UK grants 23 additional post-Brexit permits to French fishermen ·

Updated 3 hours ago

Britain has granted 23 more licenses to French fishermen, a British government spokesman said on Saturday, a day after a deadline set by Paris to resolve a post-Brexit battle over fishing rights.

The European Union had set a December 10 deadline for London to grant licenses to dozens of French fishing boats under a Brexit deal signed last year, with Paris threatening European legal action if there is no breakthrough.

The licenses were agreed on Friday night after British officials met their EU counterparts and took what the spokesman described as an «evidence-based approach» to ensuring that ships qualified to operate in UK waters.

The spokesperson added that the approach «provides stability and ensures the sustainability of our fisheries», with the UK granted 18 licenses and Channel Island in Jersey five.

The European Union hailed the deal as an «important step in a long process» towards implementing the 2020 Brexit deal and said work continued to license seven more ships by Monday.

But France said it would «continue to work» to obtain another 80 licenses it insists its fishing fleet deserves.

France had earlier said 104 of its boats still lacked licenses to operate in British and Channel Island waters that should have been granted under the Brexit deal.

With 23 permits granted on Saturday, France is still seeking 81 approvals received in total 1,027 so far.

Under the deal, EU fishermen can continue to work in British waters if they can prove they used to fish there.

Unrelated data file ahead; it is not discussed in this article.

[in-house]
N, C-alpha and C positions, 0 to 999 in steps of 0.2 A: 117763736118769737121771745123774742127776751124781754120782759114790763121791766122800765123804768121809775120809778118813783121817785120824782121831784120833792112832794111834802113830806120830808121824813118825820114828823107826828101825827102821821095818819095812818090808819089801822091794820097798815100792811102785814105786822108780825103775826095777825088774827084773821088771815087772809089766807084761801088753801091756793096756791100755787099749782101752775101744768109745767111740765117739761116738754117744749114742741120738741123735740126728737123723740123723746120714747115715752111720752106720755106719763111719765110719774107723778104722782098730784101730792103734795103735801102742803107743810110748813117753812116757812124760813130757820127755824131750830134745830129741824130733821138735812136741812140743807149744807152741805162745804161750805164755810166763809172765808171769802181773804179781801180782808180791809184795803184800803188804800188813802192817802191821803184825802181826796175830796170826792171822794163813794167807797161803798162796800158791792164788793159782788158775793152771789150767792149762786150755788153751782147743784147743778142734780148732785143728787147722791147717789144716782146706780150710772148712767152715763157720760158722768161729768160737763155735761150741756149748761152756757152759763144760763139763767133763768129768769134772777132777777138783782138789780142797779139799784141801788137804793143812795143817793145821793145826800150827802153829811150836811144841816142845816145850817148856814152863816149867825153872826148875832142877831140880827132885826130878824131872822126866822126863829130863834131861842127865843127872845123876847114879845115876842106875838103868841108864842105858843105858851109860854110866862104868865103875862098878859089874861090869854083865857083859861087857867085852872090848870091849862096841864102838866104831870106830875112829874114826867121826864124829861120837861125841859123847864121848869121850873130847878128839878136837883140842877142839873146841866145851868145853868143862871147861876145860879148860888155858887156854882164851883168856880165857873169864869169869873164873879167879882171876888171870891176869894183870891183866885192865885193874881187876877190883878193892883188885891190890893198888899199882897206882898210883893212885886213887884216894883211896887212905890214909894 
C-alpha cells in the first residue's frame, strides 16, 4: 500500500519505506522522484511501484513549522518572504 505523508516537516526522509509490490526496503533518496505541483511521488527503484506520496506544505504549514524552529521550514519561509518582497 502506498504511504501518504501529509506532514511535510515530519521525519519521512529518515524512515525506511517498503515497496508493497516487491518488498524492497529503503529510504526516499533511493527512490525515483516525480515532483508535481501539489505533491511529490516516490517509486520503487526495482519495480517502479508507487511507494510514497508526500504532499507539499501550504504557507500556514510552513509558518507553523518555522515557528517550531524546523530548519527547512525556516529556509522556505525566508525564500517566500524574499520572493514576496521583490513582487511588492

«This work has accelerated in recent days,» French Fisheries Minister Annick Girardin and European Minister Clement Bonn said.

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«France and the European Union continue to work together to ensure the full implementation of the Trade and Cooperation Agreement,» they said in a joint statement.

protest action

Paris had threatened to file a complaint with the European Commission over the dispute.

This could have resulted in the European Union imposing financial sanctions or even tariffs on British goods if Britain were judged to have abandoned its commitments.

About 83 ships have received licenses since the European Union tried to ramp up negotiations on the pending orders in late November, according to Brussels.

French fishermen last month disrupted ferry and shipping movement through the canals in protest of post-Brexit arrangements and the consequent loss of trade.

Six fishing boats were denied access to ferries in the northern port of Calais and the port of Osterham in Normandy to the west.

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In May, French trawlers protested in front of the main port of Jersey and caused a brief confrontation with the ships of the Royal Navy.

The UK relies heavily on French ports, particularly for fresh food imports, and any extended blockade would have a significant impact.

The European Union and Britain are also locked in a separate trade dispute over checks over products entering the British province of Northern Ireland after the UK government unilaterally delayed the introduction of the checks.

The dispute has exacerbated deteriorating bilateral relations between Britain and France, which have clashed this year over migrant crossings in the English Channel, post-Brexit trade arrangements and submarine sales to Australia.

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The British announcement comes a day before EU fisheries ministers meet in Brussels on Sunday to decide on annual catch quotas in European waters.

The European Union is in separate talks with the United Kingdom in order to set annual fishing quotas in their shared waters by the end of December.

© AFP 2021

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